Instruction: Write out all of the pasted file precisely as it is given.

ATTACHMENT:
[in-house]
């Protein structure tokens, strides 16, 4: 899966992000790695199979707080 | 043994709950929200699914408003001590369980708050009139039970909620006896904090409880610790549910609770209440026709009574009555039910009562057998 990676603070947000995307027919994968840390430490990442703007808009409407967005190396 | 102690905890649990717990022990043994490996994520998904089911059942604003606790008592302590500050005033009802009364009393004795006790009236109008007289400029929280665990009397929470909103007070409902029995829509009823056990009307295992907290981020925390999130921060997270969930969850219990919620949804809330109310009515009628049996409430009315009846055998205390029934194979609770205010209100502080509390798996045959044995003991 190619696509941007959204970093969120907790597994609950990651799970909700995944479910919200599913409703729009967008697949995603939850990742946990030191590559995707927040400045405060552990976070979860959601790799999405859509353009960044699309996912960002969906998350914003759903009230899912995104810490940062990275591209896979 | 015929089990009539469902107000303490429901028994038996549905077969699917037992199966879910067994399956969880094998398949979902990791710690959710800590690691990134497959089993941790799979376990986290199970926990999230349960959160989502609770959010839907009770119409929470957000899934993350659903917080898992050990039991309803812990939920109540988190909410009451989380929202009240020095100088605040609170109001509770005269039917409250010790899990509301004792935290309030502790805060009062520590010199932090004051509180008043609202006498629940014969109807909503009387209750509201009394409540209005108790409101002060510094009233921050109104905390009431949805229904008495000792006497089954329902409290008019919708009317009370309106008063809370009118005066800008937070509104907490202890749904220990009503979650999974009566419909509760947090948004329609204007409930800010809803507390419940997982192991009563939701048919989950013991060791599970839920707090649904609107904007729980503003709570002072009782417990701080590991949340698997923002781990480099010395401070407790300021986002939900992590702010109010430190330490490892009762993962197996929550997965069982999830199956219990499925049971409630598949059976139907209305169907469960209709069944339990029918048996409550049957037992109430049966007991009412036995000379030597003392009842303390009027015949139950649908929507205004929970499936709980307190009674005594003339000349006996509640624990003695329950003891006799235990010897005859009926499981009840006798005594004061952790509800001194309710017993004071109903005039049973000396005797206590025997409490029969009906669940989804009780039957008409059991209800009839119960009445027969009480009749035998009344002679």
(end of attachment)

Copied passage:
[in-house]
């Protein structure tokens, strides 16, 4: 899966992000790695199979707080 | 043994709950929200699914408003001590369980708050009139039970909620006896904090409880610790549910609770209440026709009574009555039910009562057998 990676603070947000995307027919994968840390430490990442703007808009409407967005190396 | 102690905890649990717990022990043994490996994520998904089911059942604003606790008592302590500050005033009802009364009393004795006790009236109008007289400029929280665990009397929470909103007070409902029995829509009823056990009307295992907290981020925390999130921060997270969930969850219990919620949804809330109310009515009628049996409430009315009846055998205390029934194979609770205010209100502080509390798996045959044995003991 190619696509941007959204970093969120907790597994609950990651799970909700995944479910919200599913409703729009967008697949995603939850990742946990030191590559995707927040400045405060552990976070979860959601790799999405859509353009960044699309996912960002969906998350914003759903009230899912995104810490940062990275591209896979 | 015929089990009539469902107000303490429901028994038996549905077969699917037992199966879910067994399956969880094998398949979902990791710690959710800590690691990134497959089993941790799979376990986290199970926990999230349960959160989502609770959010839907009770119409929470957000899934993350659903917080898992050990039991309803812990939920109540988190909410009451989380929202009240020095100088605040609170109001509770005269039917409250010790899990509301004792935290309030502790805060009062520590010199932090004051509180008043609202006498629940014969109807909503009387209750509201009394409540209005108790409101002060510094009233921050109104905390009431949805229904008495000792006497089954329902409290008019919708009317009370309106008063809370009118005066800008937070509104907490202890749904220990009503979650999974009566419909509760947090948004329609204007409930800010809803507390419940997982192991009563939701048919989950013991060791599970839920707090649904609107904007729980503003709570002072009782417990701080590991949340698997923002781990480099010395401070407790300021986002939900992590702010109010430190330490490892009762993962197996929550997965069982999830199956219990499925049971409630598949059976139907209305169907469960209709069944339990029918048996409550049957037992109430049966007991009412036995000379030597003392009842303390009027015949139950649908929507205004929970499936709980307190009674005594003339000349006996509640624990003695329950003891006799235990010897005859009926499981009840006798005594004061952790509800001194309710017993004071109903005039049973000396005797206590025997409490029969009906669940989804009780039957008409059991209800009839119960009445027969009480009749035998009344002679």